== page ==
Davis was elected to a six-year term as president of the Confederacy on November 6, 1861. He had never served a full term in any elective office, and this was not destined to be the first. He was inaugurated on February 22, 1862. On May 31, he assigned General Robert E. Lee to command the Army of Northern Virginia, the main Confederate army. That December, he made a tour of Confederate armies in the west of the country.

In August 1863, Davis declined General Lee's offer of resignation on account of some criticism. As Confederate military fortunes turned for the worse in 1864, he visited Georgia with the intent of raising morale.

On April 3 1865, with Union troops under Ulysses S. Grant poised to make a right flanking maneuver and encircle Richmond, Davis escaped for Danville, Virginia, together with the Confederate cabinet, leaving on the Richmond and Danville Railroad. Six days later, he proceeded to Greensboro, North Carolina. On April 16, he made a break for Meridian, Mississippi, but was captured at Irwinville, Georgia on May 10 with Postmaster General John Henninger Reagan and former Texas governor Francis R. Lubbock.

Imprisonment and retirement

On May 19 1865, he was imprisoned in a casemate at Fortress Monroe, on the coast of Virginia. The casemate was wet, unheated, and open to the weather, leading many to believe that his captors intended him to die in prison. He was placed in irons on the 23rd, but released from irons on the 26th at the recommendation of a physician. Davis was not indicted for treason until a year later (May 1866) due to the constitutional concerns of U.S. Supreme Court Chief Justice Salmon P. Chase.

The next year, after imprisonment of two years, he was released on bail which was posted by prominent citizens of both northern and southern states, including Horace Greeley and Cornelius Vanderbilt who had become convinced he was being treated unfairly. He visited Canada, and sailed for New Orleans, Louisiana, via Havana, Cuba. In 1868, he traveled to Europe. That December, the court rejected a motion to nullify the indictment, but the prosecution dropped the case in February of 1869.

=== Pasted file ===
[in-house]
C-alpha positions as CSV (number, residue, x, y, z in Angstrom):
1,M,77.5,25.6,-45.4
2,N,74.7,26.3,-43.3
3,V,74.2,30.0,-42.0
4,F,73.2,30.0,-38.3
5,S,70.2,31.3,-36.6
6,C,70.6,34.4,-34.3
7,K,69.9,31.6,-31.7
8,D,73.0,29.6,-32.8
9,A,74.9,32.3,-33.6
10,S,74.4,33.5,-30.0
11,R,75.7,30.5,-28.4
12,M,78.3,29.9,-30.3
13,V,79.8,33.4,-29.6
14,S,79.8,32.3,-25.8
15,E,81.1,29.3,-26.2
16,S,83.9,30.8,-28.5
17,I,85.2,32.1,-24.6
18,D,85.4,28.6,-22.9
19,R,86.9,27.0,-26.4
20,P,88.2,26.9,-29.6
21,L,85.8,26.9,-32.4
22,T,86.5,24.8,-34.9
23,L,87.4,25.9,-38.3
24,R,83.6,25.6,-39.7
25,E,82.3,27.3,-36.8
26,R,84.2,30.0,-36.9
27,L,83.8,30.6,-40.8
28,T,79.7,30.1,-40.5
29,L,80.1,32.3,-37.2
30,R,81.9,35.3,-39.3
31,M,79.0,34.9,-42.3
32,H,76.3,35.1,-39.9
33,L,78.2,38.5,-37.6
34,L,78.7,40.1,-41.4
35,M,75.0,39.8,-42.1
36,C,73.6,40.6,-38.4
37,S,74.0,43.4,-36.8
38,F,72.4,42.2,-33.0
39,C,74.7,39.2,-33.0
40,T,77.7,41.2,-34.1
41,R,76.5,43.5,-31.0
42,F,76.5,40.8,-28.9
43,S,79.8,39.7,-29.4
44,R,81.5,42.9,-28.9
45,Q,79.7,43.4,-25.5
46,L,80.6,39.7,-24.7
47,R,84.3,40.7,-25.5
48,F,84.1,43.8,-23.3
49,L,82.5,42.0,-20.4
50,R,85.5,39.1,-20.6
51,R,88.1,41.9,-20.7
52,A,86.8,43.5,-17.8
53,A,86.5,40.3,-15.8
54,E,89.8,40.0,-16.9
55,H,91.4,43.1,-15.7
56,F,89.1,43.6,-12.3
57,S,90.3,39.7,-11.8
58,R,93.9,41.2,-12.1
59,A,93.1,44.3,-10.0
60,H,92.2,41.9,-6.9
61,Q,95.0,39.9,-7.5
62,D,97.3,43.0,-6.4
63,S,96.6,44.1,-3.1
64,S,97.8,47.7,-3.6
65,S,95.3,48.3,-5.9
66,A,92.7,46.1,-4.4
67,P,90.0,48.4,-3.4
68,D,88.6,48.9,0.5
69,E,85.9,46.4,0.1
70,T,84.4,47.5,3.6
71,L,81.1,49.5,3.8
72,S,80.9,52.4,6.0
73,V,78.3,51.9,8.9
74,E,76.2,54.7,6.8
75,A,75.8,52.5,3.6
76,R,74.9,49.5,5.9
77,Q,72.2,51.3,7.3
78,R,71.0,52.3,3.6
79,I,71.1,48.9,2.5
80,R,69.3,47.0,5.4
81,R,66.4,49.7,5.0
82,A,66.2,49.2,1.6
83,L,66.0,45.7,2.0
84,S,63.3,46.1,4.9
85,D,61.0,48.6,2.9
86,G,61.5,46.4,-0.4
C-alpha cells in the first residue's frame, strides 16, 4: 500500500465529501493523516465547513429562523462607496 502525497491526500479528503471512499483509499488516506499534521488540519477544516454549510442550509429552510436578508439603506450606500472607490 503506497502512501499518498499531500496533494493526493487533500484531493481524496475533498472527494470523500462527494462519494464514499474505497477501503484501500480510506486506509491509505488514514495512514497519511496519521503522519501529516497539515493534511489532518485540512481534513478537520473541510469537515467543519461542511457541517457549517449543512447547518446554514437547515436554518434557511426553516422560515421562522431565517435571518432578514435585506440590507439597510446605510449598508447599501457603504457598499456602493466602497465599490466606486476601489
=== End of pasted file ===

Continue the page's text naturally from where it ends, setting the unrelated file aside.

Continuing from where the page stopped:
That same year, Davis became president of the Carolina Life Insurance Company in Memphis, Tennessee. Upon Robert E. Lee's death in 1870, Davis presided over the memorial meeting in Richmond. Elected to the U.S. Senate again, he refused the office in 1875, having been barred from federal office by law.

In 1876, he promoted a society for the stimulation of U.S. trade with South America. Davis visited England the next year, returning in 1878 to Beauvoir near Biloxi, Mississippi. Over the next three years there, Davis wrote The Rise and Fall of the Confederate Government. Having completed that book, he visited Europe again, and traveled to Alabama and Georgia the following year.

He completed A Short History of the Confederate States of America in October of 1889. Jefferson Davis died in New Orleans on December 6, 1889, at the age of 81. He is buried at Hollywood Cemetery in Richmond, Virginia.

In 1978 his US citizenship was posthumously restored by Congress.



Preceded by:
Charles Magill Conrad
United States Secretary of War
18531857
Succeeded by:
John Buchanan Floyd
Preceded by:
none
President of the Confederate States
18611865
Succeeded by:
none